The Algerian government is studying a draft bill which will allow citizenship to be stripped from anyone living abroad who the authorities in Algiers believe is acting against the country’s interests. This is likely to reduce further the chances of a political breakthrough in the crisis gripping Algeria.
The strict measures taken against political opponents reflect the severity of the crisis and its escalation. Minister of Justice Belkacem Zeghmati proposed the bill which will cover any Algerian citizen living overseas who acts against the interests of the state, undermines national unity, joins a terrorist organisation, and finances or defends terrorism. While the opposition sees the draft legislation as a step towards a crackdown and exclusion, government supporters consider it as a way to stop those who they claim are distorting the image of the country and conspiring against it.
The issue lies in the tension and political calculations on which relations between the government and the opposition are built. The government is thus trying to tighten its grip on opponents. For example, Amer Garash is a young man who was in the front line of the protest movement since its launch in 2019 in the state of Ouargla. No one had heard of him until a court sentenced him to seven years in prison on charges linked to “terrorism”. His lawyer says that the prosecution did not present any evidence to prove the case. Many believe that the sentence was simply a warning to young protesters who went back onto the streets with anti-government slogans, unwavering in their demands while ignoring the political alternatives offered which keep state institutions intact as the only solution.
The proposed law to revoke citizenship focuses on Algerian activists abroad, especially in Europe, who criticise the state on social media in order to mobilise fellow citizens at home to take part in rallies and opposition groups. Perhaps the most notable of those mentioned in the media is the Rachad Movement, which is led by militants from the dissolved Islamic Salvation Front; and independents who do not belong to any known political faction but are very hostile towards the current government. Meanwhile, the separatist movement led by Ferhat Mehenni is distinguished in its demand for self-government for the Kebylia region and the fact that it is only supported by Israel.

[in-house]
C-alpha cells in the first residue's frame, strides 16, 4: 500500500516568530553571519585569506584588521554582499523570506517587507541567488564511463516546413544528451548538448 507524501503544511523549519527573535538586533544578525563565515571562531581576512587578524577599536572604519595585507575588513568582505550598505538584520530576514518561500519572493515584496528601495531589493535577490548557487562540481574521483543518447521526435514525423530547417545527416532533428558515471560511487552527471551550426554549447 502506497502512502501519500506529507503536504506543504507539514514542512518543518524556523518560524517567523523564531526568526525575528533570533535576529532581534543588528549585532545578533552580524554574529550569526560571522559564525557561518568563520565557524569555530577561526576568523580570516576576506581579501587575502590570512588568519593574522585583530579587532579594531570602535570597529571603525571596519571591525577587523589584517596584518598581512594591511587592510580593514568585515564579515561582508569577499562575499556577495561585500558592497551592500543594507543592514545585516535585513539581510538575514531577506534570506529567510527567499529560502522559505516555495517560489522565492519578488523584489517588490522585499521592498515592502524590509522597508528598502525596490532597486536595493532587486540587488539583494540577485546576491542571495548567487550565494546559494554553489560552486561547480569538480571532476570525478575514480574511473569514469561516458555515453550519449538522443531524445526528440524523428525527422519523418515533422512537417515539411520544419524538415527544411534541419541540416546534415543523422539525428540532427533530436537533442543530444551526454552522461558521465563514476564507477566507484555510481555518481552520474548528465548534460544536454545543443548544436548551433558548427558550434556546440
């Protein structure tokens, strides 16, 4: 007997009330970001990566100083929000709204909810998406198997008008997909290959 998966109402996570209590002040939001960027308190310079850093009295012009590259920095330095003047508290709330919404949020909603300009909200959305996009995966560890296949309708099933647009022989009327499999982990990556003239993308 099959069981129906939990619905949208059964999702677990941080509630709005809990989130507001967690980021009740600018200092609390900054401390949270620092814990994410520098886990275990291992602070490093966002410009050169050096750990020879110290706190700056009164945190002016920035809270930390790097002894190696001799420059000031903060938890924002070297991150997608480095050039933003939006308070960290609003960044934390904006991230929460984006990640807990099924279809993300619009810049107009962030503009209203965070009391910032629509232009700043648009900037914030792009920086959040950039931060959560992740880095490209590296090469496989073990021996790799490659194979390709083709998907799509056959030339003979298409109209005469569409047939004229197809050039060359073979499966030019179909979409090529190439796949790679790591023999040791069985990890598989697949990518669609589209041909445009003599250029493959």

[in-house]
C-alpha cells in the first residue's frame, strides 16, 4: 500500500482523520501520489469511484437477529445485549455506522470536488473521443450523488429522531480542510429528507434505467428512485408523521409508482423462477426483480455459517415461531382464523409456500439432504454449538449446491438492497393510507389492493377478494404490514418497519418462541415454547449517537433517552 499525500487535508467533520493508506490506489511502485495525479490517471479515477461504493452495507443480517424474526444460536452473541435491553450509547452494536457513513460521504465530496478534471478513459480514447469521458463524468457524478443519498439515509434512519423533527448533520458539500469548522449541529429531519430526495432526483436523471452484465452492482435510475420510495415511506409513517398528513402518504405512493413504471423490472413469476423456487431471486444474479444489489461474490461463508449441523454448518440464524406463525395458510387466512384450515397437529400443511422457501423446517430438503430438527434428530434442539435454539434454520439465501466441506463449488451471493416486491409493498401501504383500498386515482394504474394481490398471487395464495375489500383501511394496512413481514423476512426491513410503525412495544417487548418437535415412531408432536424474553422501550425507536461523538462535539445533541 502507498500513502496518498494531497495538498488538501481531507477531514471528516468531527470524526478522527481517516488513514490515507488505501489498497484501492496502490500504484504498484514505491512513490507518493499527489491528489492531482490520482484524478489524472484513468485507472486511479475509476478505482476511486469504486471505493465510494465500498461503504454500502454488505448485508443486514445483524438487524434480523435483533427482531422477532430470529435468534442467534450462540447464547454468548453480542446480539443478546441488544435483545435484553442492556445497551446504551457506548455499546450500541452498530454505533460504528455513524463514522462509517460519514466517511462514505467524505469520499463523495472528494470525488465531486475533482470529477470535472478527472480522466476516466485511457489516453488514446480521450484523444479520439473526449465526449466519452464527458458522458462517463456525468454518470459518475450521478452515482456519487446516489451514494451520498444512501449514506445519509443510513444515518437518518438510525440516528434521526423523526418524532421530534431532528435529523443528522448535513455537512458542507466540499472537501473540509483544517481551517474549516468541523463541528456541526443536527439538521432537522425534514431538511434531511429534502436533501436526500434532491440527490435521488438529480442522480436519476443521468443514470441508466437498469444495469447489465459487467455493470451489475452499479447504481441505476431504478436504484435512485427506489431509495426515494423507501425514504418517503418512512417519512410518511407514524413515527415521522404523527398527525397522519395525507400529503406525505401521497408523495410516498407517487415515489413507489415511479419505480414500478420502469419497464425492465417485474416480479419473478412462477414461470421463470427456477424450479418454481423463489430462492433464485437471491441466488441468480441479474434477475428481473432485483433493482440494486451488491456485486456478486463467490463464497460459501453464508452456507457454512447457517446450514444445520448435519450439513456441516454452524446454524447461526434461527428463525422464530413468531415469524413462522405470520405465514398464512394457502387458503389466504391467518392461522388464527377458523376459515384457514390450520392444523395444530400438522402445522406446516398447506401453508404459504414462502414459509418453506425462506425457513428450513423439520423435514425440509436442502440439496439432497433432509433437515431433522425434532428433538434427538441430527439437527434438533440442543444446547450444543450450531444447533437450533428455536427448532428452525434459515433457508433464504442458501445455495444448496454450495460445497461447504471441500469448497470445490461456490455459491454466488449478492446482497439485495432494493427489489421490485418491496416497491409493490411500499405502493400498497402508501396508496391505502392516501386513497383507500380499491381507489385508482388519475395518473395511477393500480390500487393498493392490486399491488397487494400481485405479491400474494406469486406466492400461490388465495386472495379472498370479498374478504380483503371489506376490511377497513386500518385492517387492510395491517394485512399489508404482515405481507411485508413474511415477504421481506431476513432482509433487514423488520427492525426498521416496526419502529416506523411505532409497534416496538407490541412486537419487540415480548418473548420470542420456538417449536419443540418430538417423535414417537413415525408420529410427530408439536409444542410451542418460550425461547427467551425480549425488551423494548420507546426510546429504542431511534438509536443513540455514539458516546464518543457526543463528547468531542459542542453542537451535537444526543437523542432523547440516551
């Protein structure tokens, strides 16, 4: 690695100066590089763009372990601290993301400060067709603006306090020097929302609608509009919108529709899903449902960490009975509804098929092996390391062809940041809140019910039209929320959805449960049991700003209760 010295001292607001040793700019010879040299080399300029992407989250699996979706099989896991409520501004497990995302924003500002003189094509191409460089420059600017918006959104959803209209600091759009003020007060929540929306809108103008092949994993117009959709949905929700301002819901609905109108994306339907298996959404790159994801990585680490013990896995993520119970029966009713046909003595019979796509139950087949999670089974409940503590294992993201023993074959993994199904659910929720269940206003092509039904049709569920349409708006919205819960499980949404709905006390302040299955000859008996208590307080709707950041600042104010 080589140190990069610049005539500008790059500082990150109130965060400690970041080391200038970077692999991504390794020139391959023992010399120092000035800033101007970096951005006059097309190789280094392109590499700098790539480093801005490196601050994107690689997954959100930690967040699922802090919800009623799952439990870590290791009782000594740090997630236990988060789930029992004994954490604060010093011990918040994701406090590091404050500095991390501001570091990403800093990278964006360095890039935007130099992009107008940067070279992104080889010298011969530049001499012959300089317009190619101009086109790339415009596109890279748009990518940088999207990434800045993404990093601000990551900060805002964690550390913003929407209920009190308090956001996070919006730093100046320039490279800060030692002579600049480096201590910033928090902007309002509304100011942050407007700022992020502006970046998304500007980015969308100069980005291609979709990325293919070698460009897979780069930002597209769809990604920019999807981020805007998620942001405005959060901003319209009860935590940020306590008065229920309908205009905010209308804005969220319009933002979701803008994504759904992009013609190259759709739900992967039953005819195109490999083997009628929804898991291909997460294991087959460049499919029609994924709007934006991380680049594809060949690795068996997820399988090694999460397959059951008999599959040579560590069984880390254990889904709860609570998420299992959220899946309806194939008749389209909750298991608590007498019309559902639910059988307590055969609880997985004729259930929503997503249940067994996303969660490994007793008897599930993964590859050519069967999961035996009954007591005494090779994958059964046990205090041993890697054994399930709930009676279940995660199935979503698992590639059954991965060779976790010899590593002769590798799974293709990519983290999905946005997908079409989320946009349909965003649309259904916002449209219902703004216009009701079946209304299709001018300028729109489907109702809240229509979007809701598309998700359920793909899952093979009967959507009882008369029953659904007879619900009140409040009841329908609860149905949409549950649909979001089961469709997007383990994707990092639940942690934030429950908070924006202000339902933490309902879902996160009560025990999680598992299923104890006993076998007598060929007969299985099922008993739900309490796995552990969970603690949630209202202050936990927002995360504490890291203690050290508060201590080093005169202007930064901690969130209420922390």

New protest marches have taken place in Algiers. Thousands of people have called for a civilian regime, while others reject the proposed amendments to the Nationality Law. According to state-controlled and private media, the demonstrations were marred by slogans that exploited popular protests to send terrorist messages threatening Algeria’s security. The same media talk about the security agencies discovering support networks, plans to destabilise public security, and a bomb that was set to explode in the capital. Such reports are reminiscent of the 1990s, borrowing the same scare tactics and raising questions about the political present, which lacks the rationality of understanding and calm. Some stray slogans have found their way into the popular movement, such as “terrorist intelligence, down with the military mafia”. Hence, there are concerns among the more measured protesters that the wires will get crossed, and the protests will lose the gains that could have been made if a more pragmatic approach was adopted by the movement through which mutual concessions could be agreed.
Revoking citizenship is a move reminiscent of other laws that require Algerians to give up any foreign nationality before they apply for senior positions in state institutions. This is seen as systematic exclusion and a deliberate settling of political scores. There is, therefore, a question of integrity in the application of the proposed law, as the suspicion or accusation of treachery is being applied to anyone holding opinions differing from government policy, which is a characteristic of most totalitarian regimes. Advocates of the bill say that, according to official statistics, treason could be the reason for revoking citizenship in fifteen EU member states. However, those who reject the bill point out that there is a big difference between democracy in Europe, and the miserable apology for democracy in Algeria and other Arab states.
As for the charges of “acting against the interests of the state” and “undermining national unity”, they are crimes that cannot be defined or determined easily when it comes to politics and opinions. Many fear that the proposed law will criminalise political action, limit open debate and restrict differences of opinion. In short, legislation to strip “troublesome” Algerians of citizenship will stifle dissenting voices. Thus, critics argue, it will pave the way for a security state which controls the whole political scene.
The words of the late Algerian politician Abdelhamid Mehri have particular relevance: “There will be a day when the regime in Algeria will seek an honest and responsible opposition to quell any popular anger, but it will not find any.”
This article first appeared in Arabic in Al-Araby Al-Jadeed on 9 March 2021
The views expressed in this article belong to the author and do not necessarily reflect the editorial policy of Middle East Monitor.